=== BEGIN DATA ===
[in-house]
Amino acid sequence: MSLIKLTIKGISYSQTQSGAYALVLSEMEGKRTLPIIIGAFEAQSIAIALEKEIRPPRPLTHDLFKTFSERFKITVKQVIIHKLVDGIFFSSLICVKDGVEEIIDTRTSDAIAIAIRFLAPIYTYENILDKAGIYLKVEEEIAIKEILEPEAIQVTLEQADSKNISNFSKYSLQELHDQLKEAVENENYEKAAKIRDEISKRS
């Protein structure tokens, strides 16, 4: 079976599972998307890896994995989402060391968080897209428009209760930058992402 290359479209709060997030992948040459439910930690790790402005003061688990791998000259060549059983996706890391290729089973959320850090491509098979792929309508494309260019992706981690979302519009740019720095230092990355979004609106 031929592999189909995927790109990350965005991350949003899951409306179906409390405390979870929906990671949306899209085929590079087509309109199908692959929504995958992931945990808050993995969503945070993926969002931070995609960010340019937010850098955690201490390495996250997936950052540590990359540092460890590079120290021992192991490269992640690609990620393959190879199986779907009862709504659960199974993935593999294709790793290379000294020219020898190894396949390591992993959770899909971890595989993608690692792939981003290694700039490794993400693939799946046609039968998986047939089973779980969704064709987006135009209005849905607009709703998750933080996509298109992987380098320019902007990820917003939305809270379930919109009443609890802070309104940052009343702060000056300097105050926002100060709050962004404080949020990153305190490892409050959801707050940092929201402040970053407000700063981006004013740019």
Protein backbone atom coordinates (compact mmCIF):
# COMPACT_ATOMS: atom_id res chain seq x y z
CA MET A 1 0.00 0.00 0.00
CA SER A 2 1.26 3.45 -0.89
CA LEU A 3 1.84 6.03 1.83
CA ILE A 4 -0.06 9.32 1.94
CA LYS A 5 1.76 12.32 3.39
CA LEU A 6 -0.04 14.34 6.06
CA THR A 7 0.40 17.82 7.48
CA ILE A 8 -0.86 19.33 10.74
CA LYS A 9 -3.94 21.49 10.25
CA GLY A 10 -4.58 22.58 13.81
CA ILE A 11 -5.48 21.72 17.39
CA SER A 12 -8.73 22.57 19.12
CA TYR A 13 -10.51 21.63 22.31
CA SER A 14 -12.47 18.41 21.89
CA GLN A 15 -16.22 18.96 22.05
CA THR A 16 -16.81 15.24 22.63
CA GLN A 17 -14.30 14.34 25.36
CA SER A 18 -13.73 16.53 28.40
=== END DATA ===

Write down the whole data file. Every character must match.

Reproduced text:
[in-house]
Amino acid sequence: MSLIKLTIKGISYSQTQSGAYALVLSEMEGKRTLPIIIGAFEAQSIAIALEKEIRPPRPLTHDLFKTFSERFKITVKQVIIHKLVDGIFFSSLICVKDGVEEIIDTRTSDAIAIAIRFLAPIYTYENILDKAGIYLKVEEEIAIKEILEPEAIQVTLEQADSKNISNFSKYSLQELHDQLKEAVENENYEKAAKIRDEISKRS
């Protein structure tokens, strides 16, 4: 079976599972998307890896994995989402060391968080897209428009209760930058992402 290359479209709060997030992948040459439910930690790790402005003061688990791998000259060549059983996706890391290729089973959320850090491509098979792929309508494309260019992706981690979302519009740019720095230092990355979004609106 031929592999189909995927790109990350965005991350949003899951409306179906409390405390979870929906990671949306899209085929590079087509309109199908692959929504995958992931945990808050993995969503945070993926969002931070995609960010340019937010850098955690201490390495996250997936950052540590990359540092460890590079120290021992192991490269992640690609990620393959190879199986779907009862709504659960199974993935593999294709790793290379000294020219020898190894396949390591992993959770899909971890595989993608690692792939981003290694700039490794993400693939799946046609039968998986047939089973779980969704064709987006135009209005849905607009709703998750933080996509298109992987380098320019902007990820917003939305809270379930919109009443609890802070309104940052009343702060000056300097105050926002100060709050962004404080949020990153305190490892409050959801707050940092929201402040970053407000700063981006004013740019």
Protein backbone atom coordinates (compact mmCIF):
# COMPACT_ATOMS: atom_id res chain seq x y z
CA MET A 1 0.00 0.00 0.00
CA SER A 2 1.26 3.45 -0.89
CA LEU A 3 1.84 6.03 1.83
CA ILE A 4 -0.06 9.32 1.94
CA LYS A 5 1.76 12.32 3.39
CA LEU A 6 -0.04 14.34 6.06
CA THR A 7 0.40 17.82 7.48
CA ILE A 8 -0.86 19.33 10.74
CA LYS A 9 -3.94 21.49 10.25
CA GLY A 10 -4.58 22.58 13.81
CA ILE A 11 -5.48 21.72 17.39
CA SER A 12 -8.73 22.57 19.12
CA TYR A 13 -10.51 21.63 22.31
CA SER A 14 -12.47 18.41 21.89
CA GLN A 15 -16.22 18.96 22.05
CA THR A 16 -16.81 15.24 22.63
CA GLN A 17 -14.30 14.34 25.36
CA SER A 18 -13.73 16.53 28.40